Height, like a lot of project management tools, wants to be the place where you can visualize all of your work. It also wants to be the place teams across a company can chat about that work, according to CEO Michael Villar and COO Kat Li.
The tool launched Wednesday, generating a decent buzz on Twitter and words of encouragement from users who'd adopted Height in its private beta-testing phase. It's secured quite a bit of money since Villar founded it in 2018, raising $18.3 million over three rounds of funding.
Height's creation stems from a familiar workplace story: productivity tool overload. While working as an engineer at Stripe, a financial services software company, Villar found his team switched tools. A lot. Plus, different teams discussed and managed their work separately.
So he left and started working on Height, focusing on collaboration and flexibility. He wants to remove the headache of having both task information and company employees spread across platforms. "Companies want one tool for all," Villar said. "The entire state of projects and information is in that one tool."
This is a much-flaunted idea among productivity tools. Everyone wants to be the tool that encompasses and accommodates all your work needs. Or at least one of the go-to tools workers keep in their arsenal. In a remote working environment where tools have become essential, the stakes are high. Even well-established companies, like Atlassian's head of Trello told Source Code, are rethinking their purpose.
The team at Height knows the pressure is on for startups entering this already-crowded space. Okta's 2021 study of businesses and work tools found the average company uses 88 workplace apps, with tech companies at the very high end of the spectrum. The study also found that companies want specialized, "best of breed" tools. These apps have to be highly functional.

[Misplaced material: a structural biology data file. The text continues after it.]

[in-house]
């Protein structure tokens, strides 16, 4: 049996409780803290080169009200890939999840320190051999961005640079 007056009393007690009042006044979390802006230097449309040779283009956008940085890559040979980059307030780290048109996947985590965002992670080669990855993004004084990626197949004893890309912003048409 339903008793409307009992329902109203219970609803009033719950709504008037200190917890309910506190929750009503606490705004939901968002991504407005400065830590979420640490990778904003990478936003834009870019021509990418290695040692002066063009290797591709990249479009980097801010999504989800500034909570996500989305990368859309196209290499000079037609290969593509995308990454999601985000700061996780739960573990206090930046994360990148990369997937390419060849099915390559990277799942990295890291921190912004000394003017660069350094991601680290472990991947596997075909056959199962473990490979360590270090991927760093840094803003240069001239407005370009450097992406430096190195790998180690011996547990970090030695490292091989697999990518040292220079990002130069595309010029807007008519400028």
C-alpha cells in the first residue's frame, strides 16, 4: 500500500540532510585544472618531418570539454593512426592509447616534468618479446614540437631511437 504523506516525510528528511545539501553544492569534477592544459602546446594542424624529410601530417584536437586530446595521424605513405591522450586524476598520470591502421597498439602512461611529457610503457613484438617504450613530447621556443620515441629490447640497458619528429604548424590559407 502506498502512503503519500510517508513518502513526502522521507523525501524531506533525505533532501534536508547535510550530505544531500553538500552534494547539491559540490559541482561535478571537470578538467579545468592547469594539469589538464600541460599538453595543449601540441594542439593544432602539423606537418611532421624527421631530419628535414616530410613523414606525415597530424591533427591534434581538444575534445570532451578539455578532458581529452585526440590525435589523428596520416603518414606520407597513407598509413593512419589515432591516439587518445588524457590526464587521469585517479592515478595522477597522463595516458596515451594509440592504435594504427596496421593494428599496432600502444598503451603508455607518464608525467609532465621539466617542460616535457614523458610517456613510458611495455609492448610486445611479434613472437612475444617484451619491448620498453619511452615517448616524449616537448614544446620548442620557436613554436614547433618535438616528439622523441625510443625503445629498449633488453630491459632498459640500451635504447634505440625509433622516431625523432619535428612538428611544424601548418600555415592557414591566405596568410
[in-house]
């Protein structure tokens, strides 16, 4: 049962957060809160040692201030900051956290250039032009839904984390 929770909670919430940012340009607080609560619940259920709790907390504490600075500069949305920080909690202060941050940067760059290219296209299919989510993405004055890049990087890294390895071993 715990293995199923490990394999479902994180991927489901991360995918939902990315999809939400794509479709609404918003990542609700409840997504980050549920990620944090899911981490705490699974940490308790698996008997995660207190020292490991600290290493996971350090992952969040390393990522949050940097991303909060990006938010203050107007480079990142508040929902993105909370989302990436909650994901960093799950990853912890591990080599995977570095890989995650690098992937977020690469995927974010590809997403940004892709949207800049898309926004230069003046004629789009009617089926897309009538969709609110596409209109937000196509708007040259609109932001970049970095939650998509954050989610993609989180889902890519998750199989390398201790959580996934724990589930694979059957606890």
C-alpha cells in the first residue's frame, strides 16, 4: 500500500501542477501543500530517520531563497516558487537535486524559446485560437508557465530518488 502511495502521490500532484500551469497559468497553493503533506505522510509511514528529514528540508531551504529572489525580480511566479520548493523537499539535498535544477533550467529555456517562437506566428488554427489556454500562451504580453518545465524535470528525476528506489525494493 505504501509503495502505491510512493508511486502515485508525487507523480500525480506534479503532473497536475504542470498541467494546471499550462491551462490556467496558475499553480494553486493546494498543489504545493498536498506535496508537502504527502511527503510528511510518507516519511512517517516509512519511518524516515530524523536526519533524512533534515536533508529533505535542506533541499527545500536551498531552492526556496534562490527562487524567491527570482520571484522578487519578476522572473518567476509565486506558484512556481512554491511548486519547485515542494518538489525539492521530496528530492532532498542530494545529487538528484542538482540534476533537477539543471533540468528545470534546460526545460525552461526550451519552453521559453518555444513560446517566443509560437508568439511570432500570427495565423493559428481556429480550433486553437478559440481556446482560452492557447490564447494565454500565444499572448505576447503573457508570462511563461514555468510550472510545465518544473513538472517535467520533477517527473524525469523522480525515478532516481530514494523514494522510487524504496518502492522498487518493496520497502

Li said this is why Height spent two years in private beta, straightening out as many kinks as possible before launching open access.
"There's already existing tools in the productivity space, so when you come out of private access, the expectations are really high," Li said. "We wanted to hold ourselves to a level of polish that we would be proud of."
As far as design goes, Height incorporates many features that are ubiquitous among productivity tools — and thus intuitive among users. For example, you can organize tasks into lists, which can then be viewed in a spreadsheet, Kanban board or calendar format. "You know, all the basic functionality that everyone already knows," Li said.
The tool is designed to adapt and grow with the company, Li said. For example, if a company wanted to map out their long-term vision for a product, it could use Height's "roadmap" timeline. Or if it wanted to hold a brainstorming session, it could create a task for that session and team members could start chatting with each other. Height is working on creating templates for different workflows that employees can add to their workspace by clicking a button.
The chat function was a major part of Height's appeal among beta users, according to Villar. He hopes being able to chat within any task item will make Height stand out. "If you look a little deeper, it's a completely different software," Villar said. The function eliminates the need to hop on a Slack thread to discuss a specific task. Instead, a user can ping a coworker within the task description itself.
Right now, Height's integrations — GitHub, Zendesk and Figma, among others — cater mostly to folks in engineering and product design. The integrations pull information from all these auxiliary tools and put them into one place: the tasks on Height. As the company builds more integrations, it plans to expand to other industries.
Height doesn't have a mobile app yet, but will be building one soon.
The team is looking to be surprised by how people use Height. Li said they're prepared to "open up the floodgates" to feedback now that anyone can access their product. And they hope people take advantage of their demos and introductory videos to get over the hump of trying something new.